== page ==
Tag Archives: schools

Saving for College

7 Jun

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Most parents know that some day their little bundle will grow up, graduate high school and might pursue going to college. With that said very few parents actually make a road map for this financially. Going to college costs a lot of money and its not getting any cheaper. Here are some suggestions to help get you started. If you have a young baby or toddler now is the time to get started. The longer you have to save the better.

  • When your child is little make sure to save all monies given to them for birthdays and holidays (tell friends and family your toddler really doesn’t need another cute outfit) 
  • The younger you start saving means the longer you have to save / grow that college fund
  • Open a UPromise account – don’t buy items just for Upromise sake but a small percentage of purchases will go into a fund for your child this won’t take the place of traditional savings but will help add to it
  • Consider opening a Coverdell Education Savings Account (parents, g.parents anyone can contribute) or an Independent 529 account – not familiar with these learn more here
  • Consider using cash back options on credit cards to deposit “extra money / rewards money” into a savings account
  • Commit to saving a percentage of your monthly income for college savings now just like you would for retirement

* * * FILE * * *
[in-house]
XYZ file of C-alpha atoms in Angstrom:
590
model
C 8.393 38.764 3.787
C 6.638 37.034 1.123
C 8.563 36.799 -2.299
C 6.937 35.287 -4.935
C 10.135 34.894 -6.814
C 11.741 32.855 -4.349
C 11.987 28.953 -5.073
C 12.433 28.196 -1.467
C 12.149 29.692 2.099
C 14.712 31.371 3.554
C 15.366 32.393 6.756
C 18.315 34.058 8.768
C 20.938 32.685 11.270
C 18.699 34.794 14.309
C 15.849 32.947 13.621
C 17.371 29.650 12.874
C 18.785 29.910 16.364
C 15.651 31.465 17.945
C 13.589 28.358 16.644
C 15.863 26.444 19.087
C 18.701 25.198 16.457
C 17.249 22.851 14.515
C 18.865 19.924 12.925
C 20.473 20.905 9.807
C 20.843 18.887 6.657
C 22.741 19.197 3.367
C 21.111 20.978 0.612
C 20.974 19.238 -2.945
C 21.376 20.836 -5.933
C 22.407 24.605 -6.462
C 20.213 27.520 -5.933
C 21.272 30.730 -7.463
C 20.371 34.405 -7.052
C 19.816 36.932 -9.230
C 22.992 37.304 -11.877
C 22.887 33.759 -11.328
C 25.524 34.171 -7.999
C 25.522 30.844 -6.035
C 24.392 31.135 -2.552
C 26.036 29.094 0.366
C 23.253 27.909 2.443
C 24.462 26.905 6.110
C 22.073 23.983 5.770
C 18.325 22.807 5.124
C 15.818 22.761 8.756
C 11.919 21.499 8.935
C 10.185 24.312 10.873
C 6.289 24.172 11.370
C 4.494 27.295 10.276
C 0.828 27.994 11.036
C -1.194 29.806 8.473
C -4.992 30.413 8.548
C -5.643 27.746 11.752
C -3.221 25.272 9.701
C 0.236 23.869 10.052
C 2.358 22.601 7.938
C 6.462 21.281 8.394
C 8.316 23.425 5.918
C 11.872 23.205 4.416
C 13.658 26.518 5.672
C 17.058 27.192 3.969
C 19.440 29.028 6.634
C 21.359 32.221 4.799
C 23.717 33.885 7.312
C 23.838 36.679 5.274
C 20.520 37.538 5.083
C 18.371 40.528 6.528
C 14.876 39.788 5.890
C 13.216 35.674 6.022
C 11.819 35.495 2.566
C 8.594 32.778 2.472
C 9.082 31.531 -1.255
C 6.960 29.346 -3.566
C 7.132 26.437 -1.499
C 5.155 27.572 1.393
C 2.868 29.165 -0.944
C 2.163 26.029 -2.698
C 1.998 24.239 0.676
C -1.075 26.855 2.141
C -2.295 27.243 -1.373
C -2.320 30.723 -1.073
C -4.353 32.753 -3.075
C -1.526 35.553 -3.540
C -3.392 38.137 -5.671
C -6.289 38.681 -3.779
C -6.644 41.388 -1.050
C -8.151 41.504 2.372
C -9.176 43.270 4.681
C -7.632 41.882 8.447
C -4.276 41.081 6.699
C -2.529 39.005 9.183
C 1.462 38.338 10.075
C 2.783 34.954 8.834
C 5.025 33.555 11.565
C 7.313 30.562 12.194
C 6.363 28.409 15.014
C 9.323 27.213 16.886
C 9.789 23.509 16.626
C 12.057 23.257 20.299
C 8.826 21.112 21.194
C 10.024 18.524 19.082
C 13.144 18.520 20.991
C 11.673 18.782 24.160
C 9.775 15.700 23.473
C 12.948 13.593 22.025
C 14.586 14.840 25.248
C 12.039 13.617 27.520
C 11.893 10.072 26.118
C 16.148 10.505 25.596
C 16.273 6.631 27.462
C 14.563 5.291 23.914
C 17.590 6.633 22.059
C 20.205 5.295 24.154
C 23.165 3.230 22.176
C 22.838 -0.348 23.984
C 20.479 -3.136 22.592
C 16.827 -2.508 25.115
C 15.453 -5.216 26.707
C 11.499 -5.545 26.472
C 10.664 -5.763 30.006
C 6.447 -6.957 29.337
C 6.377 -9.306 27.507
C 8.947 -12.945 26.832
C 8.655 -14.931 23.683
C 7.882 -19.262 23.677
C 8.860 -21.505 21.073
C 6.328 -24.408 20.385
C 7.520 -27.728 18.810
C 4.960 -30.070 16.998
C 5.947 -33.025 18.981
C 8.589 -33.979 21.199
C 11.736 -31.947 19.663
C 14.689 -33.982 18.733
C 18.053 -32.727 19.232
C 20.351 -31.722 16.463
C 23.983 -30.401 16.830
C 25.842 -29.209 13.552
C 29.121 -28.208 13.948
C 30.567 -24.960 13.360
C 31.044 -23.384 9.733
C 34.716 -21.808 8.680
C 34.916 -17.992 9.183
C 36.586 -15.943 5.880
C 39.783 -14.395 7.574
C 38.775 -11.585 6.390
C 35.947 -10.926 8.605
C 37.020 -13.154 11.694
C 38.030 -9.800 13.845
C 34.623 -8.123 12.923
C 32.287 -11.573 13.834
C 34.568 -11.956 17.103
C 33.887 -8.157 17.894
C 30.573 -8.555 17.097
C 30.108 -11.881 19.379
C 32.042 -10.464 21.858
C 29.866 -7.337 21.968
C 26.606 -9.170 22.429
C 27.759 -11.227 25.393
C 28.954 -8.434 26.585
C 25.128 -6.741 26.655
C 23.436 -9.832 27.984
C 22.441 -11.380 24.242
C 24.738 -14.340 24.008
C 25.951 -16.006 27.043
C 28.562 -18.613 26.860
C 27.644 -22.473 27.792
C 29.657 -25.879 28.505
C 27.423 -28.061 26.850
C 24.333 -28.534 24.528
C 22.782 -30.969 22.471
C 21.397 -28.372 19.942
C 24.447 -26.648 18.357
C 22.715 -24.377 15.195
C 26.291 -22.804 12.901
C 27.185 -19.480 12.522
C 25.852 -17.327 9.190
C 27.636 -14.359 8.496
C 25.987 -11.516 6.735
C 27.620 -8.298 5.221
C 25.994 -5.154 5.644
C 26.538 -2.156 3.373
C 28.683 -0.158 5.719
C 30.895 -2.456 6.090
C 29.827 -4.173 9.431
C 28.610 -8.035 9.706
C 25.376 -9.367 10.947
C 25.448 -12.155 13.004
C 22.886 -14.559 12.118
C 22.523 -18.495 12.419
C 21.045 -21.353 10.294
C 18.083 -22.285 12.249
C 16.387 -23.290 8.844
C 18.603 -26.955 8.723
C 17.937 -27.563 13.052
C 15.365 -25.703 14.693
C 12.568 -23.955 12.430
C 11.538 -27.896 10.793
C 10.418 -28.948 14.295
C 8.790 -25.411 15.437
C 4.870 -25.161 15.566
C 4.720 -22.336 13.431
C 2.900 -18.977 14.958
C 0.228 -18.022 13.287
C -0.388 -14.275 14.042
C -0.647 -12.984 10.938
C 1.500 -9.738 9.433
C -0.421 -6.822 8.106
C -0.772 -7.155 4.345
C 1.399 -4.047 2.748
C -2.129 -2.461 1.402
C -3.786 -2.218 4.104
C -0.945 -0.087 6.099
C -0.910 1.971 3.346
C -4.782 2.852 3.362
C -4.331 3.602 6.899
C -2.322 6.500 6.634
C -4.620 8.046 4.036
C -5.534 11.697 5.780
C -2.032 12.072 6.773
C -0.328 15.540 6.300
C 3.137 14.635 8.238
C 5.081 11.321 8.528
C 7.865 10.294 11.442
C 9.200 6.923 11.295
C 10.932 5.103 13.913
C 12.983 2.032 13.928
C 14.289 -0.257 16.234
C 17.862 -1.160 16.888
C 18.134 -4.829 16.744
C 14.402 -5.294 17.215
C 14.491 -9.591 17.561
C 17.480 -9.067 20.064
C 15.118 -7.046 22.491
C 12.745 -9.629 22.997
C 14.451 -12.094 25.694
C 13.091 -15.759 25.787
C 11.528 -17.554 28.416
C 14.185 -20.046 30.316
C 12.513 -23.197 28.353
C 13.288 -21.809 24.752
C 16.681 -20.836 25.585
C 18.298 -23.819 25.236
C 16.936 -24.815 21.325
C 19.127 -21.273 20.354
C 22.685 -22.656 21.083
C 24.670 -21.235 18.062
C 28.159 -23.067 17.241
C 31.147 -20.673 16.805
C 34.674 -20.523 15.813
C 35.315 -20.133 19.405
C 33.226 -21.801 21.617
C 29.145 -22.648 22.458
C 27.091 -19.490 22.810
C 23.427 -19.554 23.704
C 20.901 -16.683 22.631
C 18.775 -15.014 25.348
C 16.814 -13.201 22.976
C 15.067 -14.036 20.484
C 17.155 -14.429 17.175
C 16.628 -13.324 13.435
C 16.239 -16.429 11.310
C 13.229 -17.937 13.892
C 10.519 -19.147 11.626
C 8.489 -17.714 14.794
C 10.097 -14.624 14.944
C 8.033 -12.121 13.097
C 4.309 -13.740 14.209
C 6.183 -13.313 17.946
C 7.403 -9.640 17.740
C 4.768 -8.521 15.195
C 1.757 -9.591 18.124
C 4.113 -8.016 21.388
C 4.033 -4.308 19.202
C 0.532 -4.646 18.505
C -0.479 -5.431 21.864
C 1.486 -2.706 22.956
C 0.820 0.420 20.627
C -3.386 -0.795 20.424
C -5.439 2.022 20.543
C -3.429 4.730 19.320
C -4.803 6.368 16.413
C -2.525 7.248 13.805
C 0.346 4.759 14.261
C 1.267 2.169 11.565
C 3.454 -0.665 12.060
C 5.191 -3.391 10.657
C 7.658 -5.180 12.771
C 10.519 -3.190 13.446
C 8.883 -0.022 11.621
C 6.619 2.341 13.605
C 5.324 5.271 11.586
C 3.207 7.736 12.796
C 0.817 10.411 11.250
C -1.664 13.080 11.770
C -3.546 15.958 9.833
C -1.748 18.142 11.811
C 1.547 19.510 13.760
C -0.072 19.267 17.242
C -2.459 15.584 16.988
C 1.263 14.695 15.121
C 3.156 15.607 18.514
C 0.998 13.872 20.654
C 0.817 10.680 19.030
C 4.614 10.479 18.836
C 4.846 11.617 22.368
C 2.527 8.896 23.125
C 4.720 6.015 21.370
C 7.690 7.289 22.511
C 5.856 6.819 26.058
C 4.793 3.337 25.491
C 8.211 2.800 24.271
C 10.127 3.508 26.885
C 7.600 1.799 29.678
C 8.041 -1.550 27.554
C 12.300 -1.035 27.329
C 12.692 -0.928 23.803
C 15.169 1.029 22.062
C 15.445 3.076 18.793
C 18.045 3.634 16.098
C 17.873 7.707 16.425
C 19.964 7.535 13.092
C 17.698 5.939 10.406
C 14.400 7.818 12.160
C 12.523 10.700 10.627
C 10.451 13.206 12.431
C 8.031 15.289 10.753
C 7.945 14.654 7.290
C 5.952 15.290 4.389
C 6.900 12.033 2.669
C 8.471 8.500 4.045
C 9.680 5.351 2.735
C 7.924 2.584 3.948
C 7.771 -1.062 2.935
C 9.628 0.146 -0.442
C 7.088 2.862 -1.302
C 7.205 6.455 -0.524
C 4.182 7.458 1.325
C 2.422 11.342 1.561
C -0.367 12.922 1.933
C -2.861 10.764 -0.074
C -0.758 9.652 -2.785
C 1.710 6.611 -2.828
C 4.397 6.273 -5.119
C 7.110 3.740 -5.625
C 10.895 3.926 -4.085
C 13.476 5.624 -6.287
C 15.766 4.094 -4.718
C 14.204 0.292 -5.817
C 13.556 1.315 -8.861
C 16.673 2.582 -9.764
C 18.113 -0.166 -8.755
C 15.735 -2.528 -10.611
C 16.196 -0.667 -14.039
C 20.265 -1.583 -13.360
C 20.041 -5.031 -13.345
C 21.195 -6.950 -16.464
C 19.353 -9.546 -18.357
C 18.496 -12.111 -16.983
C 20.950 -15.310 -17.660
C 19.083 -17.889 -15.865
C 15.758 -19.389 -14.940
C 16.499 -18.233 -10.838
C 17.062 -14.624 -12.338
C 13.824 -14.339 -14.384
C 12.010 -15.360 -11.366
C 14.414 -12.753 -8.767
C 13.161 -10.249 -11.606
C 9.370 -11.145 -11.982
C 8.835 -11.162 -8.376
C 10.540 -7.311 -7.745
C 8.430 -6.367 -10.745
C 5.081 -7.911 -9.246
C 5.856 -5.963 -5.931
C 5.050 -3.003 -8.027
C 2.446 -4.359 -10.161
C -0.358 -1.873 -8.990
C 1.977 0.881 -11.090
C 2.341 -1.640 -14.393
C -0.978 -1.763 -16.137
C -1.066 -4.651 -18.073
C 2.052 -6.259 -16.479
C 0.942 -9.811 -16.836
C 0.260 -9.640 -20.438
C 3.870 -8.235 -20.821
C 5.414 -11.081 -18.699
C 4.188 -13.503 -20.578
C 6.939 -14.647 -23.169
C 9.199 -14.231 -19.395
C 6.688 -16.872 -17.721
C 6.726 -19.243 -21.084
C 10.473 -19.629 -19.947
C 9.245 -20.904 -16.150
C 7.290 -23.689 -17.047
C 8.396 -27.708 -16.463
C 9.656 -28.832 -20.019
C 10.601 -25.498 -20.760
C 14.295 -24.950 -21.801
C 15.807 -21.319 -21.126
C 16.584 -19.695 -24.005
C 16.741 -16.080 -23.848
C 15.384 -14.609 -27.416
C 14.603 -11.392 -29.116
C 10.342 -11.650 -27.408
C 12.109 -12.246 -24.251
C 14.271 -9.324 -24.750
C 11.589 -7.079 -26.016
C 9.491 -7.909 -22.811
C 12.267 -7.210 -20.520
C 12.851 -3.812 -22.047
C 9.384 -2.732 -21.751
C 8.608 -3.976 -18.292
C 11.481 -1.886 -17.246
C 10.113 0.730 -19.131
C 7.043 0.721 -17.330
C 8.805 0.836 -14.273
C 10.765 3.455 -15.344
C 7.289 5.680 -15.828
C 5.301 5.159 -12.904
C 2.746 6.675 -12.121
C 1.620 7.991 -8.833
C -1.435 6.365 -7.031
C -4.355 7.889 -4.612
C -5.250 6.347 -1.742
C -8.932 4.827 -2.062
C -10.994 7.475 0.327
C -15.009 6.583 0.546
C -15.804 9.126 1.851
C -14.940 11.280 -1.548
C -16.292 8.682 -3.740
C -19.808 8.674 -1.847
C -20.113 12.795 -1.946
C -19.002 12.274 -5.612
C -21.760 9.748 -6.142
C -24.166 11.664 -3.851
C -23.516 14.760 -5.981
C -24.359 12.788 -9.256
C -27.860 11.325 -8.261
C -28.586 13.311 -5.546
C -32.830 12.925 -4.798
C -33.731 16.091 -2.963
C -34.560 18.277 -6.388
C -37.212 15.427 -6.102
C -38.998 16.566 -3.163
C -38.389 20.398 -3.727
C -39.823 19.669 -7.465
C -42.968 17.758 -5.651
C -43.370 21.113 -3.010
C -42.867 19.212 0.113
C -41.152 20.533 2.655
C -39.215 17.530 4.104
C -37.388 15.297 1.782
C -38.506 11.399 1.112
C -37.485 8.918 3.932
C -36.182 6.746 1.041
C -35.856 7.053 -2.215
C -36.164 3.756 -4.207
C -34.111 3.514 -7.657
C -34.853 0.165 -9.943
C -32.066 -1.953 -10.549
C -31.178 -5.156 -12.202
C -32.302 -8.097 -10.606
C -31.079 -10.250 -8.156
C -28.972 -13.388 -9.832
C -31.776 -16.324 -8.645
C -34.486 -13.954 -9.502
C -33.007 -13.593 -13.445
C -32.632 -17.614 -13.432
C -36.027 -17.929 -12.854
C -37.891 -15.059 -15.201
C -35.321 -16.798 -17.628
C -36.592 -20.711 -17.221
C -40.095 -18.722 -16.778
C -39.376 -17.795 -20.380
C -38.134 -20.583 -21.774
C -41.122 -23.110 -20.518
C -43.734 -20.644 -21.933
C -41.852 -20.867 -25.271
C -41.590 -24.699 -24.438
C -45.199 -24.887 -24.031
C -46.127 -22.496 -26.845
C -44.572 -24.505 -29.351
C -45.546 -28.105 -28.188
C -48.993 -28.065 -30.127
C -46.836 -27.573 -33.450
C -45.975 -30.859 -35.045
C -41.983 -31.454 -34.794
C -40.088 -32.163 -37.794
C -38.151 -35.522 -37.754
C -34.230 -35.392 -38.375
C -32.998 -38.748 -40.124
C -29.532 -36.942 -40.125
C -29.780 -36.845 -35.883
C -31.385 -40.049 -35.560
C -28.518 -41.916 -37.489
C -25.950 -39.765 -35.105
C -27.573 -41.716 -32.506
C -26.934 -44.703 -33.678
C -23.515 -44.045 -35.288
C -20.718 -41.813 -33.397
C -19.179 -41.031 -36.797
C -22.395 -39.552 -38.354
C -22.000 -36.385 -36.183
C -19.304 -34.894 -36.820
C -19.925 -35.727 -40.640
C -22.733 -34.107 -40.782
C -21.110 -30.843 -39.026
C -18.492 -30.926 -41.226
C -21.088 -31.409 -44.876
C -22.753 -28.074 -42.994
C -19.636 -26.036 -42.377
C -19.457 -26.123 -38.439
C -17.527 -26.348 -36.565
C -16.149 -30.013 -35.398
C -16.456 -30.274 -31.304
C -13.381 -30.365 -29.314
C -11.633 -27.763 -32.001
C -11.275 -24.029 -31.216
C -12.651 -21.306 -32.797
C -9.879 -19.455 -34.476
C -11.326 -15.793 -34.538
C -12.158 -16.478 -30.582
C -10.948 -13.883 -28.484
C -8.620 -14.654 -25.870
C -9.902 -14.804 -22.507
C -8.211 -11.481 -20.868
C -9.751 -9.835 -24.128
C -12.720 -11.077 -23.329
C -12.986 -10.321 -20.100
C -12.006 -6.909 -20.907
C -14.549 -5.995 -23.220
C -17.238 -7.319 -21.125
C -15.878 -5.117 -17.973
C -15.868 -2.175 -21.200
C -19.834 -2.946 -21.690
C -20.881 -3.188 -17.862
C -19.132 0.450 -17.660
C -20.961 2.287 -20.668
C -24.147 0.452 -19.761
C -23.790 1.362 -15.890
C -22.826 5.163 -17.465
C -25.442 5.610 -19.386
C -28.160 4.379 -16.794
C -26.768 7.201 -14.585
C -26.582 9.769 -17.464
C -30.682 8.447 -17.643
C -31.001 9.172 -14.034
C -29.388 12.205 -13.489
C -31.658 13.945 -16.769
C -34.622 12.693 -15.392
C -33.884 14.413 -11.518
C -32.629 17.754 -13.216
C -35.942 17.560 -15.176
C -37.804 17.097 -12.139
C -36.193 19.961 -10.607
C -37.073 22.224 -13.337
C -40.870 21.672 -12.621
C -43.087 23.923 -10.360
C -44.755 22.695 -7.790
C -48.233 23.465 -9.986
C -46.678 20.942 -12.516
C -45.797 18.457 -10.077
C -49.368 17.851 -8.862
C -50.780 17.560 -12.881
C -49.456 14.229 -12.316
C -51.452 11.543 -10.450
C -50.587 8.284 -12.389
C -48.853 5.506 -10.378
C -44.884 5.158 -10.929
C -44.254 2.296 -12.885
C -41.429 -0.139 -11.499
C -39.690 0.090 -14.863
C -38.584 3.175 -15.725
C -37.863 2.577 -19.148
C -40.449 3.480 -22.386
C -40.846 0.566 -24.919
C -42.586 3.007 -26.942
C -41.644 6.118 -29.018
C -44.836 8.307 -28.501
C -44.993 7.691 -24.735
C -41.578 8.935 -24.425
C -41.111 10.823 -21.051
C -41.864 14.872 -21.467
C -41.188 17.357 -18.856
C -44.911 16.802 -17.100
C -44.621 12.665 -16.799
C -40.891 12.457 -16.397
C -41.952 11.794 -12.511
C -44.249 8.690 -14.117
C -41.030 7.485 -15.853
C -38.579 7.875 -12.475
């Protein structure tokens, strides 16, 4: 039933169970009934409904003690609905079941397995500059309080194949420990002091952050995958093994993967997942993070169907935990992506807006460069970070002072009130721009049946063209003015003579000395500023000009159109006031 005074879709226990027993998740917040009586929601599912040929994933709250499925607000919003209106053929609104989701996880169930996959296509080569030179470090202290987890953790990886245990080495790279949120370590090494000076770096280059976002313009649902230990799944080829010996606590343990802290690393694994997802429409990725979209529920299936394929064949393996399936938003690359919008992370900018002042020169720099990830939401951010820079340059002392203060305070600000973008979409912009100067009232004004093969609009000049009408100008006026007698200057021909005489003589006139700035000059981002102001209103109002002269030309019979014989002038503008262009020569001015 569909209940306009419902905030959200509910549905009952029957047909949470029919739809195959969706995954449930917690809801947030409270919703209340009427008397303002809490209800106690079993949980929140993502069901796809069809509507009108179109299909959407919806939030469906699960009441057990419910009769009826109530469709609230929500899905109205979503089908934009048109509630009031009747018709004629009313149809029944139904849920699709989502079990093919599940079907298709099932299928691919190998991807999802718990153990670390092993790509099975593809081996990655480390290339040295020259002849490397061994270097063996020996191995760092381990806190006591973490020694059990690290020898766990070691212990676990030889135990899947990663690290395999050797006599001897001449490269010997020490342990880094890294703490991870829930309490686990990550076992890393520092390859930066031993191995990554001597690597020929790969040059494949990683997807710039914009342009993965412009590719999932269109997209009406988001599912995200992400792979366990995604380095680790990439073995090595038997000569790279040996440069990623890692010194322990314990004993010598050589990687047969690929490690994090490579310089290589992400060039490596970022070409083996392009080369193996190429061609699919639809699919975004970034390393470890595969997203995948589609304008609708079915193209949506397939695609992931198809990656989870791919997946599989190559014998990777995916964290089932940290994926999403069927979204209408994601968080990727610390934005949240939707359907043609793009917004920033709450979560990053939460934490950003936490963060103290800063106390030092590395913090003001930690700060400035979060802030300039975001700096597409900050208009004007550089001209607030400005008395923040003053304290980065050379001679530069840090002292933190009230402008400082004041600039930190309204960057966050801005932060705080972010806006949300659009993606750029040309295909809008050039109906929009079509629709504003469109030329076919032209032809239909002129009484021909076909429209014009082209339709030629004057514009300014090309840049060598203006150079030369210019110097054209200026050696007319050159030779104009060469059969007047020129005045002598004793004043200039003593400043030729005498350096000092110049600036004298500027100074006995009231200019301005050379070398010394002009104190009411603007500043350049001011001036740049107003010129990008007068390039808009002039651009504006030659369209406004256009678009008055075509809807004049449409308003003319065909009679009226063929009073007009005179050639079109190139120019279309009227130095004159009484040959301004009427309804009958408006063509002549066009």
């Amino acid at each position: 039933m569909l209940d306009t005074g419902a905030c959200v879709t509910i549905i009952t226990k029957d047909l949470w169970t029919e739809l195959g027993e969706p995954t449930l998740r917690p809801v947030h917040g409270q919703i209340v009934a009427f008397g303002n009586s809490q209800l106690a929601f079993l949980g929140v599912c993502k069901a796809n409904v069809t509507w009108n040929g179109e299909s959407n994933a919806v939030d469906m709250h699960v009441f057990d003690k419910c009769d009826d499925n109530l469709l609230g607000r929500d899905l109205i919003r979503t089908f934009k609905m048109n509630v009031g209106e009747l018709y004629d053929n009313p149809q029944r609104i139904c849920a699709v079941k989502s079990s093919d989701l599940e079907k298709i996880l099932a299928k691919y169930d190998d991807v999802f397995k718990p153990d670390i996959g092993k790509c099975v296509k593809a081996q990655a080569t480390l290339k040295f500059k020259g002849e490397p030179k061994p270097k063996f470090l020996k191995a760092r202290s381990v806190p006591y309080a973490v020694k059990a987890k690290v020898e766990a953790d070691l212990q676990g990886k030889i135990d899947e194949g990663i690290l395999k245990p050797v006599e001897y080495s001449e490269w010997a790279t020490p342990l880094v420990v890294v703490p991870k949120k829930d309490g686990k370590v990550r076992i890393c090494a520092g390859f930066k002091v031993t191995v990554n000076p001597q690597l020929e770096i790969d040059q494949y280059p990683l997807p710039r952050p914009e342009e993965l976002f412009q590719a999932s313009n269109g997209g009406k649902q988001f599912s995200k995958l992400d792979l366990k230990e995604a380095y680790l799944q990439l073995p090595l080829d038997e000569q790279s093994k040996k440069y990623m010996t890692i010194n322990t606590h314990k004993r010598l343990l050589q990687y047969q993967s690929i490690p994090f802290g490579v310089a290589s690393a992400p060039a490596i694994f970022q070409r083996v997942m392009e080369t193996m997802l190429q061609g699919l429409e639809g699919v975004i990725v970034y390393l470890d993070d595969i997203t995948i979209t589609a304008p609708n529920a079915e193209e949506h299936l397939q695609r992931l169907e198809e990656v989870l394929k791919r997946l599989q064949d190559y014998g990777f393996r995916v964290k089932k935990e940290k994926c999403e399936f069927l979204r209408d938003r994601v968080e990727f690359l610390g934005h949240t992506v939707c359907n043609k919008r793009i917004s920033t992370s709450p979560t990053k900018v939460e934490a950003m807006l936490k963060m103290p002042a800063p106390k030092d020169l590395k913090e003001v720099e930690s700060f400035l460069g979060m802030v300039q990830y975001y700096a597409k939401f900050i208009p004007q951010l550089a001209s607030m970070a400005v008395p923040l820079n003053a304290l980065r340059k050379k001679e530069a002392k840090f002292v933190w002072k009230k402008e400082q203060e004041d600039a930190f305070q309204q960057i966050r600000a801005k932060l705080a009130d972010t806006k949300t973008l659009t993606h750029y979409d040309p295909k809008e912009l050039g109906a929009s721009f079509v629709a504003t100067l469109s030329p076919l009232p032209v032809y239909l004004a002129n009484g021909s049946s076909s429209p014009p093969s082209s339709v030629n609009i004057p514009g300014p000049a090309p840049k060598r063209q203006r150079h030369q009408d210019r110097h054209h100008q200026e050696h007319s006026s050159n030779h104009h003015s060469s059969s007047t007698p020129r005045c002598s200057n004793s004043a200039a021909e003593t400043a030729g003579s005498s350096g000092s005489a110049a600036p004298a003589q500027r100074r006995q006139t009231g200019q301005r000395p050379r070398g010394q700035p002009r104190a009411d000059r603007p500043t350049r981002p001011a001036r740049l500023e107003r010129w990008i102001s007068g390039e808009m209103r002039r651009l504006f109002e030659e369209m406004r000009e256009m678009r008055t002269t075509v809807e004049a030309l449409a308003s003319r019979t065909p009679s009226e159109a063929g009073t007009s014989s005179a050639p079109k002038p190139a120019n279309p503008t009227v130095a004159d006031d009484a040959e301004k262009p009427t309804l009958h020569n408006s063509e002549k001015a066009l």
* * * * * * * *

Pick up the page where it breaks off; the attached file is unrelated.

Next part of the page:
Free Resources for Homeschooling Parents

21 Jan

Check out these FREE resources:

Free Worksheets

Rainbow Resource – its a 1,300 page catalog or you can download it online & view products

Quality Worksheets

Donna Young


Homeschooling curriculum choices p.1

19 Jan

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I am posting here some resources for homeschooling curriculum as I know this can be a daunting task and probably the hardest decision about homeschooling. Your worried about picking the best curriculum for your child, unlike when they’re enrolled in public or private schools which make the curriculum selection for all children. This is your opportunity to pick and customize a learning program tailored to your child. Obviously, you have to meet all state educational guidelines, but home schooling you can choose to mix and match curriculum or buy all of it from one publisher. Here’s the key to homeschooling you may learn that you love 1 subject from 1 brand and and not its entire curriculum and that’s okay.

Some options to consider:

Time 4 Learning  –  an online web based curriculum which is affordable (starting at $19.95 month for 1 child + $14.95 for each thereafter) and very easy to work with for the parent (lesson plans that are straight forward)

A Beka  – is a full curriculum often used at many private, Christian schools, they have a full home school curriculum parents can order either an entire grade, or just the subject desired (here is a way to integrate the two above if desired)

Alpha Omega Publications encompasses more than 1 brand of homeschooling , both online and hard copy versions

Singapore Mathematics  – Its more than math, it also has other subjects but many home  school parents like this curriculum because it really teaches math well. Children often end up being able to demonstrate advanced math techniques. Don’t worry if you child isn’t starting this program in Kindergarten, and is switching from another, they have a guideline and placement test for your child.

BJU PressThey offer programs from Pre-K to the 12th grade.

RightStart MathOffers homeschooling students a more visual approach to math.

BHI Spell to Write to Read  – Many parents enjoy this wonderful program to help and students often are able to read above grade level


18 Jan

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Homeschooling is NOT for everyone, it will take discipline, dedication, time management, organization & a commitment from BOTH the child (student) and the parent  (teacher).